Hochul confirms she won’t pursue suburban housing mandates in ‘an election year’

The Democratic New York governor is leading efforts to regain suburban House seats that flipped in 2022.

Gov. Kathy Hochul’s housing plan will look different this year.

Gov. Kathy Hochul’s housing plan will look different this year. Don Pollard / Office of Governor Kathy Hochul

Gov. Kathy Hochul confirmed Thursday she is abandoning proposed construction mandates in part due to the upcoming election cycle, a departure from her failed housing plan during the 2023 session. 

“I’ll work with (the Legislature), but I also have so many priorities, I’m not going to head down the same path we did last year with the exact same plan, in a year that is an election year for members,” Hochul said after a student mental health announcement at Leadership and Public Service High School in Manhattan. “They have a different focus and priorities, and I’m going to make sure we get there. Will it be in 10 years? Hopefully, I’ll be around long enough to make sure we do.”

City & State first reported Wednesday that Hochul abandoned the key part of her “New York Housing Compact” plan to use housing mandates to build 800,000 new homes in the state in the next decade. Lawmakers opposed the plan last session on several points including the threat of overriding local zoning codes, and the plan failed to gain traction.

Next year, New York Democrats will attempt to flip several key swing House districts, primarily on Long Island and in the Hudson Valley, that they lost after a disappointing showing in the 2022 midterm elections. Hochul, along with Sen. Kirsten Gillibrand and House Minority Leader Hakeem Jeffries, are leading an effort to coordinate across the state to win those seats back. While housing need is great in those regions, so is the desire for local control of zoning and development.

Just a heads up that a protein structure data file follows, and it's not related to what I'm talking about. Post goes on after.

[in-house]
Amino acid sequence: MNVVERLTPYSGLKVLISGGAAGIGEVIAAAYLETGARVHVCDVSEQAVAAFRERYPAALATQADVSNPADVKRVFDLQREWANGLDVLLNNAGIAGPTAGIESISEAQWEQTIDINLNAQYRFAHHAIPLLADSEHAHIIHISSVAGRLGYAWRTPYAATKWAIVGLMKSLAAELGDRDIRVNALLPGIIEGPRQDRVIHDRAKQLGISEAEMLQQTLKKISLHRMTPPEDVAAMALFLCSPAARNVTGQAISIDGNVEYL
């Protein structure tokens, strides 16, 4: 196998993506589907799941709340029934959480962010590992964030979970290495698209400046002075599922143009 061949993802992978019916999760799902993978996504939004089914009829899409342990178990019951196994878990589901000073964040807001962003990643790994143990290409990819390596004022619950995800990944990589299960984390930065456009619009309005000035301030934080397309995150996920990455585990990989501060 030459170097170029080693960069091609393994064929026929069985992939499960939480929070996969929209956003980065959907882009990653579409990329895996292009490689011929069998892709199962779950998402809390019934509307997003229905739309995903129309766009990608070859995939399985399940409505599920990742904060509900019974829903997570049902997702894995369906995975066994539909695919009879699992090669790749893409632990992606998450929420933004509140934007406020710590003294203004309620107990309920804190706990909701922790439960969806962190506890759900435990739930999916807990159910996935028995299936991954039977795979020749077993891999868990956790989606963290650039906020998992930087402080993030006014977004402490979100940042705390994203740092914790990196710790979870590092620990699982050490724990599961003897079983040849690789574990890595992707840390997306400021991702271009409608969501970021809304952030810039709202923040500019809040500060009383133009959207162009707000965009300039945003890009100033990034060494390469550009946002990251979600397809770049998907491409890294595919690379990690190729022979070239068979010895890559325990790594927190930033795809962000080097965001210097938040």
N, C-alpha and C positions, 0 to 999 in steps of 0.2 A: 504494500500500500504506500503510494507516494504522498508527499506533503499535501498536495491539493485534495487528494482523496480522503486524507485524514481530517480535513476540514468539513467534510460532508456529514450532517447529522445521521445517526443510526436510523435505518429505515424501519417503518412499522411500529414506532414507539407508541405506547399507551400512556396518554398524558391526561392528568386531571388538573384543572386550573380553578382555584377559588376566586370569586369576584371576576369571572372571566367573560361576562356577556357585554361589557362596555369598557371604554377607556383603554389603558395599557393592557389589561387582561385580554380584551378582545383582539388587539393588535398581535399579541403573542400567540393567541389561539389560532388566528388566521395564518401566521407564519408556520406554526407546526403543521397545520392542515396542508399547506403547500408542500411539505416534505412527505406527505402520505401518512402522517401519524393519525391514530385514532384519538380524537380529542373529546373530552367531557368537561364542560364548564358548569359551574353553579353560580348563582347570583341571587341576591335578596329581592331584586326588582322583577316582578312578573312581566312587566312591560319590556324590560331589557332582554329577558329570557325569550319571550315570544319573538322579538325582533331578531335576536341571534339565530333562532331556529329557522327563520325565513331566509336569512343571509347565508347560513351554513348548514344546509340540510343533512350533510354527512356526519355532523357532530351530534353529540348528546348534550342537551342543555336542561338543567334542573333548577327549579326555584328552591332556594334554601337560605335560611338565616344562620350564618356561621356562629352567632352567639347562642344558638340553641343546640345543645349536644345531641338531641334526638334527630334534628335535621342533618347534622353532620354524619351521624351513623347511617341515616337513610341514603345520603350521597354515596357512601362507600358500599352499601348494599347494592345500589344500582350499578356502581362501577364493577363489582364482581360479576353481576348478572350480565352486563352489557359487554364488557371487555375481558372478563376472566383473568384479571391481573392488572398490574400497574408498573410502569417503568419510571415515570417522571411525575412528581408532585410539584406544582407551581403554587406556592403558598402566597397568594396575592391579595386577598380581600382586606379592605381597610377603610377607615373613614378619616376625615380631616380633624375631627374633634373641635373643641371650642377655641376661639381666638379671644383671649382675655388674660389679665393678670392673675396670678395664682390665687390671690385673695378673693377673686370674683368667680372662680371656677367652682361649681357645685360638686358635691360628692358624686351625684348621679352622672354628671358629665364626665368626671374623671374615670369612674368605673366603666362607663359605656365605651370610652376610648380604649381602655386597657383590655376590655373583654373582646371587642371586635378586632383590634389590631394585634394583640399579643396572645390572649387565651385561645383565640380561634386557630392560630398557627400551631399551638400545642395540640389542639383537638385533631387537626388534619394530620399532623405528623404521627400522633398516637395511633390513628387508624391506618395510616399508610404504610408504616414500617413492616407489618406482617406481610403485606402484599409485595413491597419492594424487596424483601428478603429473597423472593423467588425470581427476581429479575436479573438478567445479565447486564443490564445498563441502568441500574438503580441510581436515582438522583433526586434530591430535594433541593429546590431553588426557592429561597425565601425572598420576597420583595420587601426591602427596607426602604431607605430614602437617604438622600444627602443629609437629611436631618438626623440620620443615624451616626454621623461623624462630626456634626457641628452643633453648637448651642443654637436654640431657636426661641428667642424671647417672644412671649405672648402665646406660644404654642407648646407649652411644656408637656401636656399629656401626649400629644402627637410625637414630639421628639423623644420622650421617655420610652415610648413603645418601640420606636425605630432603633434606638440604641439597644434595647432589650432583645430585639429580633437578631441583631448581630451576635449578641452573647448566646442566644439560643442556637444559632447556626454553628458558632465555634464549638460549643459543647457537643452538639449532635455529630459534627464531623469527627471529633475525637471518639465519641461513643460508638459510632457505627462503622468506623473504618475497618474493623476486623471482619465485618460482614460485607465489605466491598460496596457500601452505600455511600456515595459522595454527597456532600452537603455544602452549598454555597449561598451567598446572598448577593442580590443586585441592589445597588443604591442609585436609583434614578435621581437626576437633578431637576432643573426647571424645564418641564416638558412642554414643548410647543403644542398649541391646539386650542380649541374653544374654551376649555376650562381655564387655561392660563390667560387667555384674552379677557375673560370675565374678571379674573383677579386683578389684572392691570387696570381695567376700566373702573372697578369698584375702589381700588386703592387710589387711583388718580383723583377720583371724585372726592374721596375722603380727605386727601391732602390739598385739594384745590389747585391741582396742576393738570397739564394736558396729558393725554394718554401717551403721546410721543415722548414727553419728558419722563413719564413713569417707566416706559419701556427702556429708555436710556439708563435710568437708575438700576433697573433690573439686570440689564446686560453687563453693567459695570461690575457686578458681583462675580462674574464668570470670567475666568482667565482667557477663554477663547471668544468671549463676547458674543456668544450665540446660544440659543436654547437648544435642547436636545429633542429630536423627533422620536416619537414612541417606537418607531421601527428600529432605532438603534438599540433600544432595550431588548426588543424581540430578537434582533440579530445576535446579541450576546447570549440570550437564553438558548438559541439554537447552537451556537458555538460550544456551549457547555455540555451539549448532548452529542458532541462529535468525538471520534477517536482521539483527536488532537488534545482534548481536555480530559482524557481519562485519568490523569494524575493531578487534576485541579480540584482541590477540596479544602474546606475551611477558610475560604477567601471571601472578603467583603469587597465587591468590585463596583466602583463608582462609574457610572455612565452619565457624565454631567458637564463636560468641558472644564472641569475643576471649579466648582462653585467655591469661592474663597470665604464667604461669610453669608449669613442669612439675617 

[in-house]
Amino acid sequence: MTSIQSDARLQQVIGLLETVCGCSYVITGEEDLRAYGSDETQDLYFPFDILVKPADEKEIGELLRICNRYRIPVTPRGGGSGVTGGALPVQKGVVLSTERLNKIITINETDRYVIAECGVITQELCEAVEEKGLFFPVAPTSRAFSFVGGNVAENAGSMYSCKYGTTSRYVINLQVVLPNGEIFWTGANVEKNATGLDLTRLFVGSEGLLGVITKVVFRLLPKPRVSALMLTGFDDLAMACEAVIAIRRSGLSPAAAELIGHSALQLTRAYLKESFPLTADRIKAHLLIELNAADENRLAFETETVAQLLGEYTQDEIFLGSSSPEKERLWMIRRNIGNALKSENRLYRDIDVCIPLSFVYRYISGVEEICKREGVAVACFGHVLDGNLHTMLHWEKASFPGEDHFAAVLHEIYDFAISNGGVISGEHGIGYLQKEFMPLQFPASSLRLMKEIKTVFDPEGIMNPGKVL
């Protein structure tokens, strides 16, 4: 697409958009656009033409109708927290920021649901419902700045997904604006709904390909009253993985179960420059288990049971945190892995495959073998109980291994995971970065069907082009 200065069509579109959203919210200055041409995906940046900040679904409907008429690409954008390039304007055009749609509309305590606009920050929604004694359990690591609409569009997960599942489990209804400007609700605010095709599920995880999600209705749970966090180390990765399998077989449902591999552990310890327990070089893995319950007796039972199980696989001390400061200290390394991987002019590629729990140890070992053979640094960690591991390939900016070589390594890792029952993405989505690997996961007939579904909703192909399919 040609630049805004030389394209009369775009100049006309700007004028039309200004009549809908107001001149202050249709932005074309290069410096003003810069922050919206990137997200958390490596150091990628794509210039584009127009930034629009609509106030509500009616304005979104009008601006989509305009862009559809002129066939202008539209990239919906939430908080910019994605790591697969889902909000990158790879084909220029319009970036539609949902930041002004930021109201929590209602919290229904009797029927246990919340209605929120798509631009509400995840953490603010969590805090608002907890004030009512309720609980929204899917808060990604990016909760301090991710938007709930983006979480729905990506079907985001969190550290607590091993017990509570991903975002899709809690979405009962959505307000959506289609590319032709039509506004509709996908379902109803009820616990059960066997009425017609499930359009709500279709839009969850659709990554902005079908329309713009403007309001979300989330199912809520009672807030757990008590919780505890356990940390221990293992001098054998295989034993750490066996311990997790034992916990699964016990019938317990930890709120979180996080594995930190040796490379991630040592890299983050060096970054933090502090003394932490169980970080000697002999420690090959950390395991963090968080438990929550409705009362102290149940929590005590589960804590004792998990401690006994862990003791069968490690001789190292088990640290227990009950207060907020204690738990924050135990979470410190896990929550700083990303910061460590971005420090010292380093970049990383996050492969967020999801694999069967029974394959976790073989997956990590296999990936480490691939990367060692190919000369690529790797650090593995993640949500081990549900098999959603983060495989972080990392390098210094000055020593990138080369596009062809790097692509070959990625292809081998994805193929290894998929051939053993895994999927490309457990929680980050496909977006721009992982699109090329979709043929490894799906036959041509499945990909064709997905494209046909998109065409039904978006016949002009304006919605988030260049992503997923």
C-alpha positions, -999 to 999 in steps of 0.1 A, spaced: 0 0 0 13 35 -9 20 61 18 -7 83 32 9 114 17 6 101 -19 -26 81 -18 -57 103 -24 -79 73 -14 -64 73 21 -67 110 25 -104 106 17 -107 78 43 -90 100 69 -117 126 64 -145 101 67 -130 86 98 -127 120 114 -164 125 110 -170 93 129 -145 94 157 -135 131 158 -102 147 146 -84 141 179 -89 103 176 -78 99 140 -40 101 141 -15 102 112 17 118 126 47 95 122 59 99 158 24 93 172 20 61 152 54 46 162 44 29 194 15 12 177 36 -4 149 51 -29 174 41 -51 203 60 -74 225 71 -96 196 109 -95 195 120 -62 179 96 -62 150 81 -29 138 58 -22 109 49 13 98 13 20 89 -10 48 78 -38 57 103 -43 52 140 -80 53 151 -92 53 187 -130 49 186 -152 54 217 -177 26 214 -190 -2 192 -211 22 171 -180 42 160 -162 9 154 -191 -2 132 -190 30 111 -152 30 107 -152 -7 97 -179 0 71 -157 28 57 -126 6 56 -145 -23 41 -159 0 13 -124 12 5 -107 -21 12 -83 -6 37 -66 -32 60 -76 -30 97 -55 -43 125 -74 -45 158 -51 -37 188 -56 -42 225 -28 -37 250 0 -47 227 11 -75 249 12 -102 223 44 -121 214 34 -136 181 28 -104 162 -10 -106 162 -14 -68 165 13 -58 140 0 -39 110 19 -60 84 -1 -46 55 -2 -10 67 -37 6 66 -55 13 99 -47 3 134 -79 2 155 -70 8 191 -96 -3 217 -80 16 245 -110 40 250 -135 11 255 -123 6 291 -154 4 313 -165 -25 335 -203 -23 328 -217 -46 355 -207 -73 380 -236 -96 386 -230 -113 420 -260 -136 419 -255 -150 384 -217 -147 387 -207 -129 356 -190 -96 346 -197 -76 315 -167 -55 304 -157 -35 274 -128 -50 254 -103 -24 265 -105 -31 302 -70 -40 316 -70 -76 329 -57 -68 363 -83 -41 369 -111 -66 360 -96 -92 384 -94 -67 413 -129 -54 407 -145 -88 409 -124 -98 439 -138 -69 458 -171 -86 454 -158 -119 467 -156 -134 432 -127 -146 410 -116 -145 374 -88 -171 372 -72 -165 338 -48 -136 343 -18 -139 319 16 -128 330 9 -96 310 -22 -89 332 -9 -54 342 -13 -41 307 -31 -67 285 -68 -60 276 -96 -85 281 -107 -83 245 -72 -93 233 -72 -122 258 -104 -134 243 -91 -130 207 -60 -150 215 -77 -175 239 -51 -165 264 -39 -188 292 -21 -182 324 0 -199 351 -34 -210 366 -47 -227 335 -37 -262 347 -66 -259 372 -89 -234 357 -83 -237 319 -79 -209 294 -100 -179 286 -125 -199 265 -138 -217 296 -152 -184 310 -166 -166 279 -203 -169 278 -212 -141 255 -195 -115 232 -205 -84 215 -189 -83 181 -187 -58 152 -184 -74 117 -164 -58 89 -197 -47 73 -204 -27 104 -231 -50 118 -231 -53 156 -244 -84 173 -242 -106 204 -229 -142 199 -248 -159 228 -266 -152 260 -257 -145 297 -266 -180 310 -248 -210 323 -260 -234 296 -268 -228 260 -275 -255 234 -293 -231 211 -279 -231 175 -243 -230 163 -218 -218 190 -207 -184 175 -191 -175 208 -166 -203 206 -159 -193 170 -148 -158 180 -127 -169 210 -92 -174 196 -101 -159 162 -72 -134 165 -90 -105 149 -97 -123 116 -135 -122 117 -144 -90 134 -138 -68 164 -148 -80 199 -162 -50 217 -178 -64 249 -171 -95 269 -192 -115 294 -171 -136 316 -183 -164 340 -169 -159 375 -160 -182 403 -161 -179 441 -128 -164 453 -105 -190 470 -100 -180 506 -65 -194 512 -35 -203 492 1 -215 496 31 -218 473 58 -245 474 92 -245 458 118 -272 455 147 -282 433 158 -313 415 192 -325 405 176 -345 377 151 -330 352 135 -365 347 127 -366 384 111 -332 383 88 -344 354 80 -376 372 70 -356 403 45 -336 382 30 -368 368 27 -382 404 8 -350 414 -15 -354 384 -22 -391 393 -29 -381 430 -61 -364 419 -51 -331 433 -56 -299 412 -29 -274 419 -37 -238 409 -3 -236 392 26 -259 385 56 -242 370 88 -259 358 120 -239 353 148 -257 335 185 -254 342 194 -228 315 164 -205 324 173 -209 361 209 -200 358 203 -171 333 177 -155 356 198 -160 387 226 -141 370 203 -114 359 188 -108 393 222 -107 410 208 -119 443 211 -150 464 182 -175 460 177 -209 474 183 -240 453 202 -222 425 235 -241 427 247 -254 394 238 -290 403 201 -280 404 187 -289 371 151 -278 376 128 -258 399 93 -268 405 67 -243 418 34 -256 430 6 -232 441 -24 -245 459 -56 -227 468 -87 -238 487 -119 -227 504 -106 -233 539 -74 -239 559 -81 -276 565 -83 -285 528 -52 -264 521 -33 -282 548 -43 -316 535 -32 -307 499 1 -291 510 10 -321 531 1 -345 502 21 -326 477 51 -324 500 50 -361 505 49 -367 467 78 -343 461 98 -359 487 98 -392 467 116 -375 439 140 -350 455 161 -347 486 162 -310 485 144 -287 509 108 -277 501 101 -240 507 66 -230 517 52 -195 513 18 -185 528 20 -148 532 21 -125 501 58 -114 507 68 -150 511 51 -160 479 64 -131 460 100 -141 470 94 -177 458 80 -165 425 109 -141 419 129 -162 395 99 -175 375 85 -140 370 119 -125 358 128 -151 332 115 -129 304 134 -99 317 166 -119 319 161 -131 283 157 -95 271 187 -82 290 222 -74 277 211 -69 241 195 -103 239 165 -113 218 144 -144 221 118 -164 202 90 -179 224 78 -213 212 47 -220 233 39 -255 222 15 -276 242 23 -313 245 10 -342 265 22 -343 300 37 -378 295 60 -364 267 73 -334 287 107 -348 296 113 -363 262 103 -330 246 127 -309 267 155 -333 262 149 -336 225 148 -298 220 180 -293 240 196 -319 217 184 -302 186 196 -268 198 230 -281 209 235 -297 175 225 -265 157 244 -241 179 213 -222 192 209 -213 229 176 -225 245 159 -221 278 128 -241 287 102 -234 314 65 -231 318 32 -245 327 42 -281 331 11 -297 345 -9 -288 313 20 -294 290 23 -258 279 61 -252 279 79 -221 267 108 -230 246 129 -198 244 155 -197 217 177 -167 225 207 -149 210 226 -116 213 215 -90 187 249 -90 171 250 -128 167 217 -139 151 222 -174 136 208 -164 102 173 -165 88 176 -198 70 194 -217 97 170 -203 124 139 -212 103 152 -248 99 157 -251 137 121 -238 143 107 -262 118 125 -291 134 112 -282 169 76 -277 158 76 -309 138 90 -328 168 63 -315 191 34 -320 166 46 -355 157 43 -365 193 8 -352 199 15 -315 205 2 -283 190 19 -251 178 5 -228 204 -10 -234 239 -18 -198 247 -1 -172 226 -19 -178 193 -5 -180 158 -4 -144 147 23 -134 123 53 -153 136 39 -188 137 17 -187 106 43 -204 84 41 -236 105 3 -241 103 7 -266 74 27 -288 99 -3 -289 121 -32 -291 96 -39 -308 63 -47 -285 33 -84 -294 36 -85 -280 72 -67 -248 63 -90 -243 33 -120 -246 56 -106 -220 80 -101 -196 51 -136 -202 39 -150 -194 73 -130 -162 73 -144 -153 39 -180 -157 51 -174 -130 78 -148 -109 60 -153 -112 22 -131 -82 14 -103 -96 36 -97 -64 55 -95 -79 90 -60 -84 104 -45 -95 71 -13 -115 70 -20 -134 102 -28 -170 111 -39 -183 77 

Should controversy emerge as a result of a second attempt at large-scale housing legislation, it may impact showings in races targeted by the state Democrats, which will already be highly contested and costly. 

Hochul also identified that she didn’t have the support of lawmakers. Conversely, lawmakers found they weren’t able to find a compromise with Hochul over housing initiatives like ”good cause” eviction and housing vouchers. All agreed that there was a housing crisis. 

“At the end of session, it became apparent to me there was no interest in what I was proposing, which was bold, it was ambitious, we knew that from the start,” Hochul said. 

“What people will learn about me is that I’m not afraid of a good fight if there's a worthy cause behind it, and that means that I will take on the fact that 73% of New Yorkers think that housing is too high, I’ll take on the fact that people are leaving our state because they can find lower cost housing in places like Florida and Texas but also cold weather places that have the same tax structure as we do like Connecticut and New Jersey. 

“Why? Because those states built more housing and housing is more affordable. I recognize that, I’m trying to persuade others. It’s been a longer journey than I’d like, but I'm on that journey. I started that conversation last January. In the scheme of states like California that have made success in this area, it took them decades.”